Fen-Phen is a weight loss pill. It is a combination drug containing fenfluramine and phentermine. Fenfluramine is nearly similar to other anti obesity drug dexfenfluramine, sold with name Redux. Whereas Phentermine was also sold with many brand names including Phentrol for treatment of obesity. The combination was launched in the market as a miracle drug to reduce obesity. It was withdrawn from U.S. market in 1997 due to its alleged link with heart valve diseases.

Phentermine was approved in 1959 by the United States Food & Drug Administration. It was approved to be used as anti obesity drug. Fenfluramine was approved by the FDA to be used as a drug to reduce obesity in 1973.  It was approved to be used as a part of a anti obesity program containing diet and exercise. Both the drugs were approved for short-term use only.

Uses of Fen-Phen

The Fen-Phen is anti obesity drug. It is a combination of fenfluramine and phentermine. These two drugs were used to treat obesity. A combination of these drugs is said to be more effective in weight reduction. The Fen-Phen is used along with diet, exercise and behavior modification.

Precautions before using Fen-Phen

Fen-Phen is a drug used for weight reduction. One should take following precautions while using this drug.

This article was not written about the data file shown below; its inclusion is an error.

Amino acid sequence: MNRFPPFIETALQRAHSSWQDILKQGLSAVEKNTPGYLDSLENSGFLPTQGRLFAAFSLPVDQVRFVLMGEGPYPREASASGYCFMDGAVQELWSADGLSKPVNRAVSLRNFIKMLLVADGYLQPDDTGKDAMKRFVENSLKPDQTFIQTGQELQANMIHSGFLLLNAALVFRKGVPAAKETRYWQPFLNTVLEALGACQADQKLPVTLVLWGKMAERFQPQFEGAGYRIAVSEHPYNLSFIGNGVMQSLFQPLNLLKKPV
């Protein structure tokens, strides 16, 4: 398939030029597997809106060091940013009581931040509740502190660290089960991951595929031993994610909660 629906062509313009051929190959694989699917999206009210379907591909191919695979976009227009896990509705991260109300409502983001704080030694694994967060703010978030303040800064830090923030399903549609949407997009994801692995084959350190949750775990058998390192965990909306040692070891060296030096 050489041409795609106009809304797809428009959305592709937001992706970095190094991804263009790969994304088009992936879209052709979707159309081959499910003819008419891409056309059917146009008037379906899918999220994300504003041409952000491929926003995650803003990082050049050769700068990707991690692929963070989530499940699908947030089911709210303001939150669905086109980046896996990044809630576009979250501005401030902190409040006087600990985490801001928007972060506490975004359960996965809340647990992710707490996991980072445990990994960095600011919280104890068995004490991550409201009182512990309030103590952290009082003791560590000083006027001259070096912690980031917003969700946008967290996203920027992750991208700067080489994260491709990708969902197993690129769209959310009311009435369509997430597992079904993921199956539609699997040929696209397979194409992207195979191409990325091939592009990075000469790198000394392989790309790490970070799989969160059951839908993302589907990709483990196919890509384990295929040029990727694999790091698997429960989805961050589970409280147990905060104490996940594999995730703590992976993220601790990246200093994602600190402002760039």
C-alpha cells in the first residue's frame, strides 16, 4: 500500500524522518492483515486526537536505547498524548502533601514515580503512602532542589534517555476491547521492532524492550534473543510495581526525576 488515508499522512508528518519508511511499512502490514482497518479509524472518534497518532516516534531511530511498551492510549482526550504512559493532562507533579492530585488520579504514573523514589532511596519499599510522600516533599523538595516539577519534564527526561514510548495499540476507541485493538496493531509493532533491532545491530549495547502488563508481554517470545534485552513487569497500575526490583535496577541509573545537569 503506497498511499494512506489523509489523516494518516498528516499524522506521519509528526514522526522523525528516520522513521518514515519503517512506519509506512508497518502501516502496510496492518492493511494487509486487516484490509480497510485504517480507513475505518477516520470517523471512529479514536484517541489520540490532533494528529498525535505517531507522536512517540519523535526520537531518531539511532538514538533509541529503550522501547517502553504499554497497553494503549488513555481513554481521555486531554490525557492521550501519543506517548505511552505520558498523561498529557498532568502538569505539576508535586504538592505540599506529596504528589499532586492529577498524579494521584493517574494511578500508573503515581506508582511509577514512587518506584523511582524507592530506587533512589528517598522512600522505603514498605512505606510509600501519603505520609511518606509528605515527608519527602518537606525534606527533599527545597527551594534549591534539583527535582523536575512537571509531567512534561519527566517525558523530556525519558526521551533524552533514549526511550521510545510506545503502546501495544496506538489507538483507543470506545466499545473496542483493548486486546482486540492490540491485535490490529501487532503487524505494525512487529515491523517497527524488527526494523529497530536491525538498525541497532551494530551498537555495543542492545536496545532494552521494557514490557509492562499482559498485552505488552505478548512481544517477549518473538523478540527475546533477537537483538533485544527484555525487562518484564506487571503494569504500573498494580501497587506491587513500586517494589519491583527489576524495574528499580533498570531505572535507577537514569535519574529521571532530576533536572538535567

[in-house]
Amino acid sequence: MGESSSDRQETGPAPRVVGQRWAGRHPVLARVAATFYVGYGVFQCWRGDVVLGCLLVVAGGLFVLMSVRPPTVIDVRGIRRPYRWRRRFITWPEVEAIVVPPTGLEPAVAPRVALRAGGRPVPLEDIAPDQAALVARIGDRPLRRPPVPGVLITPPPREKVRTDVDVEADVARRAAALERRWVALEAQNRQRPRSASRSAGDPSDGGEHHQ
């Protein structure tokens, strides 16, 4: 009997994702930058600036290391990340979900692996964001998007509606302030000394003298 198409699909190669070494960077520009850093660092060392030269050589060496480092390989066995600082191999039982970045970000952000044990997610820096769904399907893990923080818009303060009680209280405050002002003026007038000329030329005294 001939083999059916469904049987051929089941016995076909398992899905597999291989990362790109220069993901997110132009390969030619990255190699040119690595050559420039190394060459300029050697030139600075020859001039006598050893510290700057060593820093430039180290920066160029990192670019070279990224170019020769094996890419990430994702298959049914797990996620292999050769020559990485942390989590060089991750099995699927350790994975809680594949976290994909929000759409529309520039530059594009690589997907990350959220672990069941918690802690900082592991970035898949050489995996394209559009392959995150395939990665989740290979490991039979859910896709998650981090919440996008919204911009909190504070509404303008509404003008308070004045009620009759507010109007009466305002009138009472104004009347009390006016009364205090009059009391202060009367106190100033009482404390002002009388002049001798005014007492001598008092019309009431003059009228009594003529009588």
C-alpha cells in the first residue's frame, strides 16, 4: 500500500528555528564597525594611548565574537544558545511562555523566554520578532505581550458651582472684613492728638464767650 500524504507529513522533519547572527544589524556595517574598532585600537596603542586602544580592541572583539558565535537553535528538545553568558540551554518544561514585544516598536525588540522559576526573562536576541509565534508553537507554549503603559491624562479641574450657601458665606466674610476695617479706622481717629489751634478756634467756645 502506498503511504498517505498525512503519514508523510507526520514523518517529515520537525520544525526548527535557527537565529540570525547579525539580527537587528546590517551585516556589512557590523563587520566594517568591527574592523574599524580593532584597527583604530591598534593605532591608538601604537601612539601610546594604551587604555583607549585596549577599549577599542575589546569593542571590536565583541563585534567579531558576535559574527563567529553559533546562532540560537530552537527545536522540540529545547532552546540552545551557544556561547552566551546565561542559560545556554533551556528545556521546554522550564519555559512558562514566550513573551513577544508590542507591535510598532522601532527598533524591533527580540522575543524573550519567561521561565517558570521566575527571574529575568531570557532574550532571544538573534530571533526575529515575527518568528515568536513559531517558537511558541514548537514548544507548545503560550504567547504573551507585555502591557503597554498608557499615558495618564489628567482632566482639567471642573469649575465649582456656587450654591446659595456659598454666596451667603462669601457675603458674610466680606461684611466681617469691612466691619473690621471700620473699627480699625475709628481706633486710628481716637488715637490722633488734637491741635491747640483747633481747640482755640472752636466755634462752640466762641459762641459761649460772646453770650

• Phentermine hydrochloride is approved for short-term use only. It is used for mono therapy, whereas Fenfluramine is also approved for short-term use along with diet and exercise. Safety of this combination has not been proved, thus it should not be used without prescription of any medical practitioner.
  • Fenfluramine has been linked with valvular heart diseases, thus consult your doctor before using Fen-Phen.
  • Do not use this drug if you are suffering from any type of heart disease.
  • Phentermine has also been linked to heart disease; do not use this drug without doctors advise.
  • This drug starts showing effective results after few weeks of use. Thus, patients should not exceed the recommended dose if its effect does not show in the first few days of use.
  • When a patient develops tolerance to the anorectic effect, doses should not be exceeded, rather, they should stop taking this medicine.
  • Phentermine hydrochloride may decrease the hypotensive effect of guanethidine, thus both should not be used at a time.
  • Monoamine oxidase inhibitors (MAOIs) may increase the response to the anti-obesity drug. Thus one should use these medicine at least after a interval of 2 weeks.
  • If a patient develops symptoms of any heart valve damage, he should immediately seek medical assistance.
  • Fenfluramine has been linked to increased risk of Primary Pulmonary Hypertension, thus it should only be used if prescribed by a certified medical practitioner.
  • It should not be used in children, as it could yield fatal side effects.
  • Elderly people should use it with caution.
  • Patients may regain weight after they stop use of Fen-Phen. They should remain in touch with their doctor and should continue with diet and exercise as asked by their doctor.

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